The allocation of resources towards infrastructure development has been a highlight of the Medium-Term Budget Policy Statement for business and property professionals who agree that the country needs to “build”.
They also greatly welcomed the most positive message of Finance Minister Tito Mboweni’s speech, which was that the economy is expecting a rebound in this quarter and return to positive growth next year.
The development of social housing (Flisp) will receive a R2.2 billion injection while Berry Everitt, chief executive of the Chas Everitt International property group noted that more than R340 billion has been allocated to build new hospitals in KZN and the Western Cape, redevelop 12 harbours, build new schools and improve more than 3000 others, and construct new dams, roads and rail networks.
“Unemployment is currently one of South Africa’s biggest problems and we hope that these projects will be implemented without delay and will really create additional permanent jobs, followed by increased demand for homes which will further sustain the real estate market.”
But while this provision has been made for the extension of hospitals and other infrastructure development, Simon Norton, executive director of International Zinc Association Africa Desk says more strategic thinking regarding new builds is needed.
“This means taking an urgent approach and action which considers capital investment in mineral beneficiation to help address our most pressing challenges in a sustainable way. We need a zinc refinery in South Africa and soon. We need to be looking at how new build projects are designed to ensure that they are drawing on well-known engineering practices to ensure the longevity of these massive investments.”
He says hot-dip galvanising of infrastructural steel is one such critical way to do so as the steel used in infrastructure developments, particularly at the coast, must be galvanised to ensure an extended life of plus 30 years and dramatically reduced maintenance.
“We must stop squandering huge amounts of money on worthless projects such as SAA and Denel – the time for decisive action is now in 2020.” Gerhard Kotzé, managing director of the RealNet estate agency group also welcomed the allocations to support job creation initiatives, especially those that aim to create new infrastructure and repair the country’s “decaying” road and rail networks.
“Good infrastructure is not only essential for a functioning economy, but creates confidence among investors and, through them, further economic growth without the government having to borrow more money.”
He also hailed the R2.2 billion social housing subsidy scheme and the R7 billion to the land bank and thus the farming community.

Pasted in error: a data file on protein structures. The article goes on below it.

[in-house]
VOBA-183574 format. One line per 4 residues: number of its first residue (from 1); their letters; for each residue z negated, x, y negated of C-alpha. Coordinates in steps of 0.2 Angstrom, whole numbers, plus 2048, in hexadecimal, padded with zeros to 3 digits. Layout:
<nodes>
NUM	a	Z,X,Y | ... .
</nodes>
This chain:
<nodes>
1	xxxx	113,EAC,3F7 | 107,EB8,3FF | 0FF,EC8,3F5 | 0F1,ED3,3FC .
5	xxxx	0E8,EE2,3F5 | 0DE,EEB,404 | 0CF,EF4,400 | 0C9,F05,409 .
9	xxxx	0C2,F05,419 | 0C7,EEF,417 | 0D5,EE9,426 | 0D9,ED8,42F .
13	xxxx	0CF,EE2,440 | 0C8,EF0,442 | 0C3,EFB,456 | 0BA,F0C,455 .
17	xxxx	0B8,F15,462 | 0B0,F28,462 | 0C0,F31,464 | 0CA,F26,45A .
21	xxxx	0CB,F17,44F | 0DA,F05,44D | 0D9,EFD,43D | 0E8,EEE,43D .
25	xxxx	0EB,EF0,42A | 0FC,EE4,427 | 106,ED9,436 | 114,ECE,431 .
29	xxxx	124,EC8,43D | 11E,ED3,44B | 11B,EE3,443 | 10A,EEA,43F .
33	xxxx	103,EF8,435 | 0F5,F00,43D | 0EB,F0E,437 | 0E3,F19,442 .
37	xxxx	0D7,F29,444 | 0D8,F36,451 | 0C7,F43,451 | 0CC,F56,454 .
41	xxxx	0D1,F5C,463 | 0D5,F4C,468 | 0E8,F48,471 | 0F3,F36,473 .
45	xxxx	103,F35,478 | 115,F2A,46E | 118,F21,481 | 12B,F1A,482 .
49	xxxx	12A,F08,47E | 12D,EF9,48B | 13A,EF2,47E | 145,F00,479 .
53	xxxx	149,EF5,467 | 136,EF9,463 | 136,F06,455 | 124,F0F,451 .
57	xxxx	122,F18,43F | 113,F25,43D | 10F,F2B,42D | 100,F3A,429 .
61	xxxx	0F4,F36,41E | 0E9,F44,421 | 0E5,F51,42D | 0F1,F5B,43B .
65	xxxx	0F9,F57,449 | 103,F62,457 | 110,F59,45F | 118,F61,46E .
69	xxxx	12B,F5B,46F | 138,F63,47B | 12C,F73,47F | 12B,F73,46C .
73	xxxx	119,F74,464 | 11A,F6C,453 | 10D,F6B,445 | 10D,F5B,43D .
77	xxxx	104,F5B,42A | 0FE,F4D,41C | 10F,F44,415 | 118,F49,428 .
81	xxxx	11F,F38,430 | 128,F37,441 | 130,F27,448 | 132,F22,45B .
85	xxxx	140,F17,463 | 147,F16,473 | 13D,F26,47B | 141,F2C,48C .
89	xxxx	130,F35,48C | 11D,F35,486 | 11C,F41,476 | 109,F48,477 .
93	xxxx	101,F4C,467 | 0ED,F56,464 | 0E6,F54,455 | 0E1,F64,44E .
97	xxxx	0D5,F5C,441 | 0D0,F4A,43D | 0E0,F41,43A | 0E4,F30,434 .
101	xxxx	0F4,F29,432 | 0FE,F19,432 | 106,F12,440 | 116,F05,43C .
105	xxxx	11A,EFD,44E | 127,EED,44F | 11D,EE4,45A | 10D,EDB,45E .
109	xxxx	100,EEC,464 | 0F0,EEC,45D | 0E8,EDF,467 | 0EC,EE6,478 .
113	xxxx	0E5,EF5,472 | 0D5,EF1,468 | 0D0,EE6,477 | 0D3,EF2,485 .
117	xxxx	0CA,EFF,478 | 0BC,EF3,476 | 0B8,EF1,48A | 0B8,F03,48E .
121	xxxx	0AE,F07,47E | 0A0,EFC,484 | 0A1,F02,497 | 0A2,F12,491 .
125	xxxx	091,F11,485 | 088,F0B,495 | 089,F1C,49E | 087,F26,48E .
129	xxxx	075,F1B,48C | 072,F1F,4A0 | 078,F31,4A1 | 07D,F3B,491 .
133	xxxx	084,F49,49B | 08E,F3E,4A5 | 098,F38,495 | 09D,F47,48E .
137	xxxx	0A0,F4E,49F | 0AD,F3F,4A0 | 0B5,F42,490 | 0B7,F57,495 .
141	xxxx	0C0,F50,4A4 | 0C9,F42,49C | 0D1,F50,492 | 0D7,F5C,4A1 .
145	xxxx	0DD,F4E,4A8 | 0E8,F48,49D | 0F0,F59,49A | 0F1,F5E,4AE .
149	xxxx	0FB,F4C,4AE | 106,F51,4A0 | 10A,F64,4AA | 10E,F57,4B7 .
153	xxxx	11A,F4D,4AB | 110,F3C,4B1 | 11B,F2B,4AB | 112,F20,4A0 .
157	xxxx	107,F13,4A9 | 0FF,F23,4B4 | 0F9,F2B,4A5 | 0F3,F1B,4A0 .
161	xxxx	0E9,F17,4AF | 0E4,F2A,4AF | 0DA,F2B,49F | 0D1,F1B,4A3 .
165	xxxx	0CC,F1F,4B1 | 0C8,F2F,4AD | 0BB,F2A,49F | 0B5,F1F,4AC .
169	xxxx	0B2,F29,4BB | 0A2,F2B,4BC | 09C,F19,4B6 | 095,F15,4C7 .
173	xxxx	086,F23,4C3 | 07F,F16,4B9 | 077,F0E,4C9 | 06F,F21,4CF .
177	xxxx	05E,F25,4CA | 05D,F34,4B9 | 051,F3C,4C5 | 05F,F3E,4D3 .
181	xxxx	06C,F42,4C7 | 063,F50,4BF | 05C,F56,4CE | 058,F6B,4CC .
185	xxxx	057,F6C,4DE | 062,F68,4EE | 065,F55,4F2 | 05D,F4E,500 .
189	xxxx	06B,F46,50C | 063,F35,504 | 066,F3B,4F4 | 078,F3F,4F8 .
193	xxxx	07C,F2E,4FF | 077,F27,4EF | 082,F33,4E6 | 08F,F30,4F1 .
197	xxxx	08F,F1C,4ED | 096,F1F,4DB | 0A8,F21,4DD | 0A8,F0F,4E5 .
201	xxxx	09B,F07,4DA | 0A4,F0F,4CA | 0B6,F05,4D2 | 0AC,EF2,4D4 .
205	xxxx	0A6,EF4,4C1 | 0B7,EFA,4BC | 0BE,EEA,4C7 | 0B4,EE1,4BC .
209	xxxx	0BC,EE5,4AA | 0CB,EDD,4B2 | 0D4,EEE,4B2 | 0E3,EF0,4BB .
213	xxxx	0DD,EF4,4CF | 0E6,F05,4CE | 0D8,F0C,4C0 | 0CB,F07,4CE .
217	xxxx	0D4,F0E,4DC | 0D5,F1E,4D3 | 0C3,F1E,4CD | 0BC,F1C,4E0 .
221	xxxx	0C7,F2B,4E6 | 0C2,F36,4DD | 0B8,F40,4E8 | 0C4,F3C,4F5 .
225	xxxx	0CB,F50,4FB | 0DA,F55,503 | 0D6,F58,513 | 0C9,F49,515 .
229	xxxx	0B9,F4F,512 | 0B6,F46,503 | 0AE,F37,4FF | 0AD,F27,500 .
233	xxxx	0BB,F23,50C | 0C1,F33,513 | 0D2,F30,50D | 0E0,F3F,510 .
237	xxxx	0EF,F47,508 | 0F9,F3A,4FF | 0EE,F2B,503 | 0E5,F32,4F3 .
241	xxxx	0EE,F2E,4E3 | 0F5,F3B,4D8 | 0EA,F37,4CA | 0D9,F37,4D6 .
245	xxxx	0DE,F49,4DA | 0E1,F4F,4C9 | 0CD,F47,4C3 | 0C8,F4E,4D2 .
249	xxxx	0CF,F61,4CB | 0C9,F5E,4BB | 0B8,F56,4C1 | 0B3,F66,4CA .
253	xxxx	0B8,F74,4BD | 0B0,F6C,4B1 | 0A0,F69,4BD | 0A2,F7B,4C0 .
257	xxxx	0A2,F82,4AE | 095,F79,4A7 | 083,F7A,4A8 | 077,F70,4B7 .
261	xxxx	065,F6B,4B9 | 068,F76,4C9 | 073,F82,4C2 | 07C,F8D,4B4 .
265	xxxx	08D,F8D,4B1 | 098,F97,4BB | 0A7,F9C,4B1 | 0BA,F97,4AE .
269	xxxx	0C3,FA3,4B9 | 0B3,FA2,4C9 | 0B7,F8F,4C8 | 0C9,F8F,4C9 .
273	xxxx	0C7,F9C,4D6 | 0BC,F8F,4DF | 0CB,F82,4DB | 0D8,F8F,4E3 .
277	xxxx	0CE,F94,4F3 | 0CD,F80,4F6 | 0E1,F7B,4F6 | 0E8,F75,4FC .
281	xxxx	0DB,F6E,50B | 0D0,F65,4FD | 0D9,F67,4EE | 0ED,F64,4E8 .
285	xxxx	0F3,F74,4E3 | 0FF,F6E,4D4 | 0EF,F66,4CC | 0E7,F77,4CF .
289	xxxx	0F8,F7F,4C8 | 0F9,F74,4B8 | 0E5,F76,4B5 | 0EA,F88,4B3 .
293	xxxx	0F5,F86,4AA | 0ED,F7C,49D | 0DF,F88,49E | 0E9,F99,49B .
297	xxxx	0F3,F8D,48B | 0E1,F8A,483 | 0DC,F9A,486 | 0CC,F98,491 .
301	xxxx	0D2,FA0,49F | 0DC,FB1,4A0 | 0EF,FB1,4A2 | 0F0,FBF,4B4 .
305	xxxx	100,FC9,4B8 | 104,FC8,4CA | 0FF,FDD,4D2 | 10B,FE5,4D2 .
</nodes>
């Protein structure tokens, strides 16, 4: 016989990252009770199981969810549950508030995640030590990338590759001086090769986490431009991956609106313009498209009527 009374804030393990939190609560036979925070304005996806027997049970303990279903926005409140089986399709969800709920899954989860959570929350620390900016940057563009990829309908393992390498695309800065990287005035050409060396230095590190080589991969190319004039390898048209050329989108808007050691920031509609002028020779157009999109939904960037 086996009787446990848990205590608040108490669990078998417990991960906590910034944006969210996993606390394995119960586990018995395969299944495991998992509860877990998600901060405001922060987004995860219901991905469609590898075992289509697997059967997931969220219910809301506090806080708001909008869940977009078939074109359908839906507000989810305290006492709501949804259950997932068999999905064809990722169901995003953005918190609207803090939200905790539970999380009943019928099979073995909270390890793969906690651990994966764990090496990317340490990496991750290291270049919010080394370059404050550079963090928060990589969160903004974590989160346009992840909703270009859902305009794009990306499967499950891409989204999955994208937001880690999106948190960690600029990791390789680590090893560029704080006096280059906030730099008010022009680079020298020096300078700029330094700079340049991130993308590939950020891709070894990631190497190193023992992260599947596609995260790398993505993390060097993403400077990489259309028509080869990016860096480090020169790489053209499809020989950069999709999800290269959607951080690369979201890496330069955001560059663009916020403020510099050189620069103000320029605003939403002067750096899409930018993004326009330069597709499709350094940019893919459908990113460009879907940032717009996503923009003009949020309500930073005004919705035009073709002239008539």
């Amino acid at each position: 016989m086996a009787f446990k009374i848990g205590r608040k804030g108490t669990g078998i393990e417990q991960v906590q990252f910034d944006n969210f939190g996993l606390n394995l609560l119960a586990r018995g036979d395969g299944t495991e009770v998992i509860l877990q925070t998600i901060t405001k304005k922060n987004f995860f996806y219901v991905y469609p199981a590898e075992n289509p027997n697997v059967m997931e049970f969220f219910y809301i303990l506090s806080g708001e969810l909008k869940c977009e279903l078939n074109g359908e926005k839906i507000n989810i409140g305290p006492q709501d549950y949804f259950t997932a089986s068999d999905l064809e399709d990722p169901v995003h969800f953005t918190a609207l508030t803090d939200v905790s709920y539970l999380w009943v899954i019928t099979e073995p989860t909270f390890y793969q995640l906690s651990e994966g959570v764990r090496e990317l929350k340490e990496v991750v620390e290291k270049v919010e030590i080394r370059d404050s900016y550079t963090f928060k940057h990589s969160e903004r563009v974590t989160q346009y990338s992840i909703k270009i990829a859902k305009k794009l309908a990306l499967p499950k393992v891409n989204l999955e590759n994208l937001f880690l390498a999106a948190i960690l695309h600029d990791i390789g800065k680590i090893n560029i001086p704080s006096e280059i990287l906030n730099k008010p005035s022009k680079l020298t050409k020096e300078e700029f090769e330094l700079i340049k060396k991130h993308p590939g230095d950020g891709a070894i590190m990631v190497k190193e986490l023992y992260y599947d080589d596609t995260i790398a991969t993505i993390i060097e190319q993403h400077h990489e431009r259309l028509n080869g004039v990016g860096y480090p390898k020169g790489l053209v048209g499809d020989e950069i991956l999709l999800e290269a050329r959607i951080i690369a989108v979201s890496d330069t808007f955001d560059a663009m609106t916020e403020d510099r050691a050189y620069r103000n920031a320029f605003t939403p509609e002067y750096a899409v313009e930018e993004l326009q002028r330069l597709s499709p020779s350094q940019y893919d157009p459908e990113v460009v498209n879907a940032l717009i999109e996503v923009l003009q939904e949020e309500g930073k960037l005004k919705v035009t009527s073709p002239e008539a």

“In addition, it was good to hear that the applications that will allow cities such as Cape Town and Johannesburg to provide their own power are being fast-tracked – and that almost 12MW of additional power from Independent Power Producers will be available soon. This will hopefully mean that load shedding becomes a thing of the past.”
While the real estate sector is “currently performing very well” in spite of the major contraction in the economy this year, Kotzé says it will be difficult to sustain this momentum without the consumer and business confidence that comes from a growing economy in which new jobs are being created.
The planned infrastructure initiatives should therefore provide “further impetus” for a residential property market that has already rebounded on the back of the low-interest rates, Everitt says.
“The sector of the market with home prices below R1.5m is especially active, and first-time buyers account for more than 60% of transactions in this category, which means the market is actually expanding. Home prices are currently also up by more than 2% year-on-year, contrary to what we expected after the hard lockdown in the second quarter.”
Carl Coetzee, chief executive of BetterBond agrees that while the budget painted a “bleak picture of a country in the grips of a severe recession”, it is not all doom and gloom.
“Five consecutive repo rate cuts since the start of the year, resulting in a prime lending rate of just 7%, have provided a welcome stimulus for the residential property market, which is already showing signs of a steady recovery. Buyers who have the means are making the most of this record-low prime lending rate, and the increase in first-home buyer applications for home loans bodes well for a sustained recovery in this sector.”
Ultimately, creating confidence and positive sentiment in the economy is key, says Andrew Golding, chief executive of the Pam Golding Property group.
“Confidence and within that the key ingredient of positive sentiment is a key driver of investment not only in the economy in general but a critical factor which impacts the residential property market and its ongoing sustainability.”
And while the property market has in recent months experienced a surge in uptake among home buyers around the country – particularly in major centres, key hubs and high demand nodes, partly due to a pent-up demand post lockdown, he says the economic effects of the pandemic and the lockdown itself will still play out for many months to come.
“So it is good news to hear that government has recommitted to plans to control debt while furthering economic growth through infrastructural investment. It is hoped that structural reforms will help revive business confidence and encourage the private sector to invest in the infrastructure drive.”